Morphing and reproducing exponentially, the image, as we now know it, is perennially beleaguered. To outwit this condition is a challenge, but Ranbir Kaleka is happy to pick up the gauntlet. Having studied art at the Punjab University in Chandigarh, Kaleka moved to London in 1985, where he completed his MFA in painting at the Royal College of Art and remained in England until finally returning to Delhi in 1998. ‘Sweet Unease’ was the 57-year-old artist’s first solo show in India since his return. The exhibition encompassed Kaleka’s decade-long multidisciplinary practice; barring the video Man with Cockerel II (2004) – the earliest work in the show – all other works were video projections on painted images.
Before merging painting and video to create a spectral cinematic interface, for two decades Kaleka honed a painterly practice of considerable theatricality. His penchant for surreal juxtapositions is evident in early works such as Hula-Hoop (1978), in which the celebratory title contrasts with near-apocalyptic imagery of mutation. In these tableaux, Kaleka mined motifs of his childhood in Patiala, Punjab, such as cockerels, horses and wrestlers, as well as his fascination for outré inventions and his absorption with light, which he deftly controls through his use of pigment. Everything Kaleka privileged in his paintings continues to exert gravity in his multimedia work. Be that as it may, his shift away from painting is germane.
Kaleka’s mid-career departure was a compelling move away from what was a successful and established painting practice. Instead of settling into complacency, the artist experimented with the interface of painting and video. ‘Sweet Unease’ allowed us to relish the possibility of the cohabitation of two media that are often shrilly set against each other. For the most part, the video projections propel Kaleka’s whimsical and nonlinear narratives forward as they reveal, fade out and collude with his painted images. In the titular work, Sweet Unease (2010), two painted canvases – each featuring a figure at a dinner table – flank a central panel that hosts a video of tangled wrestlers. In this triptych of sorts, the central section is a deeply pitted and mucked up patch of wall, its texture beautifully evoking the grit and grime of the wrestling arenas that dot Indian towns and villages. The paintings on either side are also visited by projections, including videos of the aforementioned figures, as they get overlaid on their painted counterparts, which mingle with the existing painted domestic scenes. The two distinct narratives feed into each other when the projected male figures decide to slip away from their decorous dining tables and enter into a tackle on the wall.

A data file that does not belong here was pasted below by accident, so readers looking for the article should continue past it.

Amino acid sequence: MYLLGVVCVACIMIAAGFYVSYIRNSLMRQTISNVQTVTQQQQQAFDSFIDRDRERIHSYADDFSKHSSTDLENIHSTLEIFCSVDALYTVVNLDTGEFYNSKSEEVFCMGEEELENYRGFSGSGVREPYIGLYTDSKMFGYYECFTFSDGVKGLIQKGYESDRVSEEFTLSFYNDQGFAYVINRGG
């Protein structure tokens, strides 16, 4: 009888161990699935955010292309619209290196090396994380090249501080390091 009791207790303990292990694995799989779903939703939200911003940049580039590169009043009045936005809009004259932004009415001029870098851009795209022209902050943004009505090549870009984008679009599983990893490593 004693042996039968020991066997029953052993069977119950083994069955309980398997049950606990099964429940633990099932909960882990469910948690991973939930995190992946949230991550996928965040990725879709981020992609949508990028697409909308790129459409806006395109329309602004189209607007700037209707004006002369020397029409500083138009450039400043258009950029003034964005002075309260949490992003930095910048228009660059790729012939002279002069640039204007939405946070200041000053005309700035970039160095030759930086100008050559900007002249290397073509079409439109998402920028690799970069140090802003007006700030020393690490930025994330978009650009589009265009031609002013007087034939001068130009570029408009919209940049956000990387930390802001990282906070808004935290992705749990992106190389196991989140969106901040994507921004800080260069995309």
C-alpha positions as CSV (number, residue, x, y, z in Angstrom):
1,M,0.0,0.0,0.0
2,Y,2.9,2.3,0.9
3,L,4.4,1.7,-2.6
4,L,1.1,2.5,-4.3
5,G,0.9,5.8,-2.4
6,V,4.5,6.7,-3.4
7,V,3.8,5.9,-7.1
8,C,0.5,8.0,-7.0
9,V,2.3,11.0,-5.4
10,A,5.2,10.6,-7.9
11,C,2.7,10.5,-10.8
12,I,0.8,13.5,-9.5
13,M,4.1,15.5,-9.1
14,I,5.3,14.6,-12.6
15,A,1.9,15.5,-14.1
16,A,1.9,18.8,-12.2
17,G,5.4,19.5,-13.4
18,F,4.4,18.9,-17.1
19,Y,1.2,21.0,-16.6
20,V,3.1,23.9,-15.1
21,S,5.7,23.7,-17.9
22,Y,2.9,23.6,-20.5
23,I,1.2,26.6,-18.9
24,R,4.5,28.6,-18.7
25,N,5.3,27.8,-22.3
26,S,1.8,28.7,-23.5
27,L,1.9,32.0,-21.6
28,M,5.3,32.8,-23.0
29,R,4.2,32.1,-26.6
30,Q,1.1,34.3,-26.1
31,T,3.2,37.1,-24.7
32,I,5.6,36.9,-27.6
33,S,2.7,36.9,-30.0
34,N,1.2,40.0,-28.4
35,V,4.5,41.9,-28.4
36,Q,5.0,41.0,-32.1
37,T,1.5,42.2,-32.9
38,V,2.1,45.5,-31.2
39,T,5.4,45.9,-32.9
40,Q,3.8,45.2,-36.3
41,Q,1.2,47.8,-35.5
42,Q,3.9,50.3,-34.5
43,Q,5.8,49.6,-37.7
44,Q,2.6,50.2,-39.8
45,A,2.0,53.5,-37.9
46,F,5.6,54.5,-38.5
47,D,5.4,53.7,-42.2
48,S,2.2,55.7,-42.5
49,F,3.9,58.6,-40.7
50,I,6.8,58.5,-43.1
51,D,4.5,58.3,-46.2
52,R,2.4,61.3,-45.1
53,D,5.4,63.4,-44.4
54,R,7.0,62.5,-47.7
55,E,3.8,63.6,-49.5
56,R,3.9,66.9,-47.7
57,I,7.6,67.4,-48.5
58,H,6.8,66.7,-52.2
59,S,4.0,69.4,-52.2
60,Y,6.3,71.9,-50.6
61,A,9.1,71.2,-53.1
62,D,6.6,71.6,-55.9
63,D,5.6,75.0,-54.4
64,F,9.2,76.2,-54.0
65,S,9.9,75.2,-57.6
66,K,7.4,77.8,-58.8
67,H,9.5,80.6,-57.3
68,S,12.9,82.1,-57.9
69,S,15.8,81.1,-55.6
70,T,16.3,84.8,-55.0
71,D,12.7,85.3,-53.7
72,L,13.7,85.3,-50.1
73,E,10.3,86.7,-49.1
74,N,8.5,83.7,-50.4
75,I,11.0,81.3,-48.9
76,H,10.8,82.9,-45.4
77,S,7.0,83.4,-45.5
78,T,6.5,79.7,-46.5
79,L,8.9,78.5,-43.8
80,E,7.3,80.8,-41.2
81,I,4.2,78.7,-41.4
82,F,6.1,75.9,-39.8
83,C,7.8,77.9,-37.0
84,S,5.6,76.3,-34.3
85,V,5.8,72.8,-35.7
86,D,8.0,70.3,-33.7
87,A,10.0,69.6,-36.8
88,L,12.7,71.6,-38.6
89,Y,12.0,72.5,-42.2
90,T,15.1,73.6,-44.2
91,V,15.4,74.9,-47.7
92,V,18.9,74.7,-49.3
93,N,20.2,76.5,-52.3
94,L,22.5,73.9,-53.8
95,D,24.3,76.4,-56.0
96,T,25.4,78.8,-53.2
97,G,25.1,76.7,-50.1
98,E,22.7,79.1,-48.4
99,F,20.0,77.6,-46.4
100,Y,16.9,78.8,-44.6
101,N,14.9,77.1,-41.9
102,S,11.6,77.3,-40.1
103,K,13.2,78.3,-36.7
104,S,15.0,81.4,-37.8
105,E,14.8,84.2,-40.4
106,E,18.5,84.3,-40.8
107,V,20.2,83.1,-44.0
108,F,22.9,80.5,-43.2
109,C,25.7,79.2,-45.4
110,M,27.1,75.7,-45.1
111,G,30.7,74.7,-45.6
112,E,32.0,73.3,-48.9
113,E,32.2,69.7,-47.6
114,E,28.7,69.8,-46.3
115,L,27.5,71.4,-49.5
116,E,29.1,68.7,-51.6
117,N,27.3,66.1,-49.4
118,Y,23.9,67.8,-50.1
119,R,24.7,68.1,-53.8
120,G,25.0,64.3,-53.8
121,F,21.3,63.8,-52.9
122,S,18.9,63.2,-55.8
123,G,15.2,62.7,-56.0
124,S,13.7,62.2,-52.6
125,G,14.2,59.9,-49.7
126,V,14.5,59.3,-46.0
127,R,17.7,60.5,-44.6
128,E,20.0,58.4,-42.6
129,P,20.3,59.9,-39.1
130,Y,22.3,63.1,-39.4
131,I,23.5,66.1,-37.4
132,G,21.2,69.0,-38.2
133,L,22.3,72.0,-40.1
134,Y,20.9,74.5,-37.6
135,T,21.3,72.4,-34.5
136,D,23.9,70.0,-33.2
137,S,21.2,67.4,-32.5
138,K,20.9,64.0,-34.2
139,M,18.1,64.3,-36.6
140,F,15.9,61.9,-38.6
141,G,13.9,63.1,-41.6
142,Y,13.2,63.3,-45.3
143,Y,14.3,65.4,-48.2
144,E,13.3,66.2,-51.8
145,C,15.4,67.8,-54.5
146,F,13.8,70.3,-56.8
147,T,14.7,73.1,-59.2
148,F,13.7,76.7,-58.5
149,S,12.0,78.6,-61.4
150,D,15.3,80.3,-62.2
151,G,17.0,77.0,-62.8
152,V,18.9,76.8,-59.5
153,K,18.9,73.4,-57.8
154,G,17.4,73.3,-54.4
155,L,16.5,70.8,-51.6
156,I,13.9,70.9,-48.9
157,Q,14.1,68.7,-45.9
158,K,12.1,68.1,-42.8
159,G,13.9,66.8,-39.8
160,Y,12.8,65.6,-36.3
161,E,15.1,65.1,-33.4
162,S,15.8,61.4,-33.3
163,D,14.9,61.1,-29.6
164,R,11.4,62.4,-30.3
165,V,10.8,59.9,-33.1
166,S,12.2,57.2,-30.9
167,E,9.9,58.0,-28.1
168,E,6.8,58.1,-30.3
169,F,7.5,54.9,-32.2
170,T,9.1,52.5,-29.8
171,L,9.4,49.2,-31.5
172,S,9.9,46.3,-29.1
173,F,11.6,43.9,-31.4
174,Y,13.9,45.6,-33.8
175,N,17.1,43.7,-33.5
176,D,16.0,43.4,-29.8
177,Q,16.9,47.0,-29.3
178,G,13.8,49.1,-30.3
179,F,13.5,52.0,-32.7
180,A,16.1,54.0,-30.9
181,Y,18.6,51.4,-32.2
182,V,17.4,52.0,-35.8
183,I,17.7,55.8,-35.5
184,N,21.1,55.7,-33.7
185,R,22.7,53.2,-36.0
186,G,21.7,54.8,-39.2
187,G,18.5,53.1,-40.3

In works like these, the projected and the painted dovetail intermittently but also expose a lag. An image might split up, or fan out upon the painted surface, as if the result of a concussion that makes you see double. In these moments, Kaleka appears to make a strong aesthetic case for that repeatedly Photoshopped, downloaded and vexed image that is symptomatic of our digital culture. Despite their technical sharpness, his impeccably installed works were not overrun with any of the gratuitous slickness that multimedia video installations usually imply. Instead, it seems as though Kaleka is attempting new methods to trap, absorb, amplify and rejuvenate light; in the process he has created something unexpectedly ethereal.